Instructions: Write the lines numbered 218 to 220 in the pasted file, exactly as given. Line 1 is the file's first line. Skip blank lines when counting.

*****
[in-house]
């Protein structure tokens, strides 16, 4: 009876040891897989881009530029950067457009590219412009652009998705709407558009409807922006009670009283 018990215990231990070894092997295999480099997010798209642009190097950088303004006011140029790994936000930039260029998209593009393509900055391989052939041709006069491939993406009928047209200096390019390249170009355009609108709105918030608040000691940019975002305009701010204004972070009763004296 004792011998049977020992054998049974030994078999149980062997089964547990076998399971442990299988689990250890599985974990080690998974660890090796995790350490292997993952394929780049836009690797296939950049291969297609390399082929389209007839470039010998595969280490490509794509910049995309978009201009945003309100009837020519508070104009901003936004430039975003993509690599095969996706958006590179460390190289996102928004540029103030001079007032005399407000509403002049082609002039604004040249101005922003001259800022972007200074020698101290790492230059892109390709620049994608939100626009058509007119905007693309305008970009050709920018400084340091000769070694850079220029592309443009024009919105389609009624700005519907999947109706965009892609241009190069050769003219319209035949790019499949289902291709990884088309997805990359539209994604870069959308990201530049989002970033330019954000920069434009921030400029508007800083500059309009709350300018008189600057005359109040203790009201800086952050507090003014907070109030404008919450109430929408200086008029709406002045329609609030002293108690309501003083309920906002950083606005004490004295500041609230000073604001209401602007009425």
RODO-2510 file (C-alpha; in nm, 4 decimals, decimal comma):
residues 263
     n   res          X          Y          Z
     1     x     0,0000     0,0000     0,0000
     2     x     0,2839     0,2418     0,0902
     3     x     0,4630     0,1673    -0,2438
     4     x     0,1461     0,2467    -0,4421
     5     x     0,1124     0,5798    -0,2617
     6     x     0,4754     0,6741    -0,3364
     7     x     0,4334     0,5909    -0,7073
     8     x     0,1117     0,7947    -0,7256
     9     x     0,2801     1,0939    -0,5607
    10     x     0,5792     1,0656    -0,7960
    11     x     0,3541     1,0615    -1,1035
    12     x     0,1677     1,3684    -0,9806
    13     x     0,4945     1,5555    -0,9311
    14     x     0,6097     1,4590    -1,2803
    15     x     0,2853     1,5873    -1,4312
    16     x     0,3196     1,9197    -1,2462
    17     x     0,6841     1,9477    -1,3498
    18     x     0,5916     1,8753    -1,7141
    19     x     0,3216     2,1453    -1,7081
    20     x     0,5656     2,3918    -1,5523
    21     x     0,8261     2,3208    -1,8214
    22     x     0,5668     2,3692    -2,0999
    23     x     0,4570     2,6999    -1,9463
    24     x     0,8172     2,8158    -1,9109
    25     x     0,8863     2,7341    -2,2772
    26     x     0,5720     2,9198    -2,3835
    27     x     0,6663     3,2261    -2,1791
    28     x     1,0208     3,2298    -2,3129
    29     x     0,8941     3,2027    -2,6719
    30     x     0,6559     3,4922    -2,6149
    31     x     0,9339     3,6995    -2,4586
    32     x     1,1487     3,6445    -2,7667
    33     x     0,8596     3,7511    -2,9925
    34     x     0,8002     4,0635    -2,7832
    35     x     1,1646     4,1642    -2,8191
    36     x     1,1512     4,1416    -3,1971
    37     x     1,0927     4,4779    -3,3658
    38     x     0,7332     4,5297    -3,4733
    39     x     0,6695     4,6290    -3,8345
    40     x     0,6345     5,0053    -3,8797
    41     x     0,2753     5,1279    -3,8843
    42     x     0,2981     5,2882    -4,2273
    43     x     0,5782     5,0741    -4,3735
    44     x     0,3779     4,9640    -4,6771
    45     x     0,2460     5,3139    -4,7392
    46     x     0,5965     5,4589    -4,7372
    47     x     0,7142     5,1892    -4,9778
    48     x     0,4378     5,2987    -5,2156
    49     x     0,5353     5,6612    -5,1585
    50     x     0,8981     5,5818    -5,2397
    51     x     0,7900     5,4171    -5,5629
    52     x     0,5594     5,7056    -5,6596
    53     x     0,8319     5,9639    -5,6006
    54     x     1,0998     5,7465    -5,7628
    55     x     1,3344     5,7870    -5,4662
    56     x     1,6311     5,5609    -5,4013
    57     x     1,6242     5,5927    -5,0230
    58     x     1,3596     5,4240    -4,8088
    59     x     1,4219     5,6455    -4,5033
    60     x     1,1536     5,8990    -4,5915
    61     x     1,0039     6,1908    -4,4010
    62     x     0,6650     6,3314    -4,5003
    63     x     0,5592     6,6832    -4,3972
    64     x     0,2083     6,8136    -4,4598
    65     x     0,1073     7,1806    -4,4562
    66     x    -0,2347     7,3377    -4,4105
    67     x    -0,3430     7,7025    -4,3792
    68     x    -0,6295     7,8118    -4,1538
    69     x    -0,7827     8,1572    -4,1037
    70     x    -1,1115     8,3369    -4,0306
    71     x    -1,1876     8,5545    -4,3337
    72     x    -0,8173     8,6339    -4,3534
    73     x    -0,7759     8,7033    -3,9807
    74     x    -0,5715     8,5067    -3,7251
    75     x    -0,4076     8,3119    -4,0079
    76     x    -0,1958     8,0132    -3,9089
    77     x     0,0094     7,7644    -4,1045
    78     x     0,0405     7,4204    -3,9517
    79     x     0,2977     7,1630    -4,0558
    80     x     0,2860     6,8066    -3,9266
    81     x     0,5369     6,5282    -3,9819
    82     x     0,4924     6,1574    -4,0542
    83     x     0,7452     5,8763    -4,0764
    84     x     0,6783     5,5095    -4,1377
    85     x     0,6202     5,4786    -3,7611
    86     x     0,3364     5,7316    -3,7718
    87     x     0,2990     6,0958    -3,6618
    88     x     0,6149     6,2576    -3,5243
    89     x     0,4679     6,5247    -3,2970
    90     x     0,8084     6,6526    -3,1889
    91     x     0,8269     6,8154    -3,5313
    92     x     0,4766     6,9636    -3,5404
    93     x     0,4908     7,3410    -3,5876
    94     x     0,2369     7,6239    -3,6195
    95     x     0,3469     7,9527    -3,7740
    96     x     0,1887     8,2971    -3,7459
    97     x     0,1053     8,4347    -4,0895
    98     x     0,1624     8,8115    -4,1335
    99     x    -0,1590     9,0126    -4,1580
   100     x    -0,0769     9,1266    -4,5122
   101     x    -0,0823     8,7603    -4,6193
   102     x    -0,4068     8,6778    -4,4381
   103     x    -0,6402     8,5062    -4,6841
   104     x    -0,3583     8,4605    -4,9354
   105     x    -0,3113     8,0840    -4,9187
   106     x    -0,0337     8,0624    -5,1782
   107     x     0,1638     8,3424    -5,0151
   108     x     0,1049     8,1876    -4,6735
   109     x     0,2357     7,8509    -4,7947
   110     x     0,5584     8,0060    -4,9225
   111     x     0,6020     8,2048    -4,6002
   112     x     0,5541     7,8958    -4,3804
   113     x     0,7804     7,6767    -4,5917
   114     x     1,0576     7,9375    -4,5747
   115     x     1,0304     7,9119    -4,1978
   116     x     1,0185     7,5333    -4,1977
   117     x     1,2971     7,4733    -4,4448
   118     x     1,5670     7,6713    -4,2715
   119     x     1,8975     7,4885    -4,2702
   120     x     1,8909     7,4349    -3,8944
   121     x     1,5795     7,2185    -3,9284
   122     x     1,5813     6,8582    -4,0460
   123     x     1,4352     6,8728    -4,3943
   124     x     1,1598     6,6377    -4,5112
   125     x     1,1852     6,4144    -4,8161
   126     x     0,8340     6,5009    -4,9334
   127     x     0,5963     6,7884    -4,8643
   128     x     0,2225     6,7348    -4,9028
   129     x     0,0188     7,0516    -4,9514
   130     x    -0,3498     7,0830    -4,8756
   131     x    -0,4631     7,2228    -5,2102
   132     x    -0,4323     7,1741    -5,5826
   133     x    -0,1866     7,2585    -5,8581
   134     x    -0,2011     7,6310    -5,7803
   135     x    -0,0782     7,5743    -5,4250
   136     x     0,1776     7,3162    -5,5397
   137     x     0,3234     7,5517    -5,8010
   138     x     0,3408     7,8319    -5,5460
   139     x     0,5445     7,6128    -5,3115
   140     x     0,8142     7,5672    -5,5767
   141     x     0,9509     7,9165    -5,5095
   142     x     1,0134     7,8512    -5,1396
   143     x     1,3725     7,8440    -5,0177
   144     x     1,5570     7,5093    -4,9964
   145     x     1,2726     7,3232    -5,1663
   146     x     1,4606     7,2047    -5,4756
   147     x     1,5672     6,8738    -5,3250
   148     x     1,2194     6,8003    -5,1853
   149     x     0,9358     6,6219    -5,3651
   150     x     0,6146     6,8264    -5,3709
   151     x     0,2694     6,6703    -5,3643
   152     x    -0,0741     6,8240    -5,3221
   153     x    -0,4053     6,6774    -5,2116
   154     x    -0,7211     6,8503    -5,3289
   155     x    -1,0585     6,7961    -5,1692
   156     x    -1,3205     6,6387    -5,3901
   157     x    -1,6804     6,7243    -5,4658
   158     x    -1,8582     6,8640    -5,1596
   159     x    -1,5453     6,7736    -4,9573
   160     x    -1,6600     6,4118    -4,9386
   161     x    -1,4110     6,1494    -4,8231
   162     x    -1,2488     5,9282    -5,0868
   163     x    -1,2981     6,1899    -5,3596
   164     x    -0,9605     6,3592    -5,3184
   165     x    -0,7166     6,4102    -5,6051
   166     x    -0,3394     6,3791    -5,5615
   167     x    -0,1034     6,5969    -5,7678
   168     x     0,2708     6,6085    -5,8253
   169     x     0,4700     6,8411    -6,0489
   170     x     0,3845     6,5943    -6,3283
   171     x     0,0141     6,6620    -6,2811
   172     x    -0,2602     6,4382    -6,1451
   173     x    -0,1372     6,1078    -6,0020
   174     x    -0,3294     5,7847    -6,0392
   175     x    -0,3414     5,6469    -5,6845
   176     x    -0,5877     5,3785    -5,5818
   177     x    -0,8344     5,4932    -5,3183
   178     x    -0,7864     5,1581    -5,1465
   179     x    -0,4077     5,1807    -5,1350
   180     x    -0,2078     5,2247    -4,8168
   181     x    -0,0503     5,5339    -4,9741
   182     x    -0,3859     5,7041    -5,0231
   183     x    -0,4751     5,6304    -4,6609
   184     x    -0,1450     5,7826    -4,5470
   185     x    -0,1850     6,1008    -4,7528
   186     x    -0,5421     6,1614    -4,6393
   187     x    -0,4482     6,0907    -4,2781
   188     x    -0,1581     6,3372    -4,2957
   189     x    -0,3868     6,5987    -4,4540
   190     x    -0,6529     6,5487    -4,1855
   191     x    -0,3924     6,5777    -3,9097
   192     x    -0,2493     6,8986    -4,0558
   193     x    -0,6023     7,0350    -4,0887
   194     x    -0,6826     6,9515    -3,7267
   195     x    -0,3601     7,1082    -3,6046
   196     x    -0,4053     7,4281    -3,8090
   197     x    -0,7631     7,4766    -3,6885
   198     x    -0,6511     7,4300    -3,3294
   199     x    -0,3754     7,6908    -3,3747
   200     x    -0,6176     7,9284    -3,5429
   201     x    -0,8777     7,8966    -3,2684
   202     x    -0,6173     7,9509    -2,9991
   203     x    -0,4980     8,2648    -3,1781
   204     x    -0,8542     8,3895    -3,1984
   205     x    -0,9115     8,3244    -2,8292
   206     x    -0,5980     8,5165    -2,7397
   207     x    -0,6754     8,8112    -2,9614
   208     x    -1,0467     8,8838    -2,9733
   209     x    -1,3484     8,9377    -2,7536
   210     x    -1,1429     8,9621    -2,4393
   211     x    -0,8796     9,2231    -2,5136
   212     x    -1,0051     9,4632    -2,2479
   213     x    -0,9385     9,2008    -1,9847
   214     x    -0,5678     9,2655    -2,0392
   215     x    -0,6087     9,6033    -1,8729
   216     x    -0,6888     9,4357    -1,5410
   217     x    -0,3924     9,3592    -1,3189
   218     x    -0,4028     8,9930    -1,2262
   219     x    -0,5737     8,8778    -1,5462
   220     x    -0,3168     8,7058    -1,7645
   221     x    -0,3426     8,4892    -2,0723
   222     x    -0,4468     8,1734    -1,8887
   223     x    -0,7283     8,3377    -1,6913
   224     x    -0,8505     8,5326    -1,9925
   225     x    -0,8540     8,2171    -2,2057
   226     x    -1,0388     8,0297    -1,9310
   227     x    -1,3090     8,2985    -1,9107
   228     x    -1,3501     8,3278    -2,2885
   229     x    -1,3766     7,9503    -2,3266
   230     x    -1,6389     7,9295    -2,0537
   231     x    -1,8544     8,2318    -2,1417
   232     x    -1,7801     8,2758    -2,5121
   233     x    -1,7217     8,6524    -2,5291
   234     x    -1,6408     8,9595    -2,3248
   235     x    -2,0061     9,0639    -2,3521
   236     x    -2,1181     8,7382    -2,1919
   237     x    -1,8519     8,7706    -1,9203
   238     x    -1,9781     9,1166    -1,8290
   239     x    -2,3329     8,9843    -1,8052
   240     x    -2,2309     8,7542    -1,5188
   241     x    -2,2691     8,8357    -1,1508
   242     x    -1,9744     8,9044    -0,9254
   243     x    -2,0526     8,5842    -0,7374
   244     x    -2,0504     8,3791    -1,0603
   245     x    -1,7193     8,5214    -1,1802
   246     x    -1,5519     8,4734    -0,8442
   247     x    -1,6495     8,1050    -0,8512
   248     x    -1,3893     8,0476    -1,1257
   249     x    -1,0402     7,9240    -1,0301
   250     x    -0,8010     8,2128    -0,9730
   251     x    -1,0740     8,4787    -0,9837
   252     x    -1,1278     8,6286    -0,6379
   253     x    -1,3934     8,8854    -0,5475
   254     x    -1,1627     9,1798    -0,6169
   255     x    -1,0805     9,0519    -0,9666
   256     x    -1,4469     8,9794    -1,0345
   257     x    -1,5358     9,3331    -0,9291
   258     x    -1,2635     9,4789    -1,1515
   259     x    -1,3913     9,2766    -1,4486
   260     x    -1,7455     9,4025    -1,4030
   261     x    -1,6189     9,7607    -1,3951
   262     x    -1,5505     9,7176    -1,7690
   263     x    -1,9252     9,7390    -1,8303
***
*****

   213     x    -0,9385     9,2008    -1,9847
   214     x    -0,5678     9,2655    -2,0392
   215     x    -0,6087     9,6033    -1,8729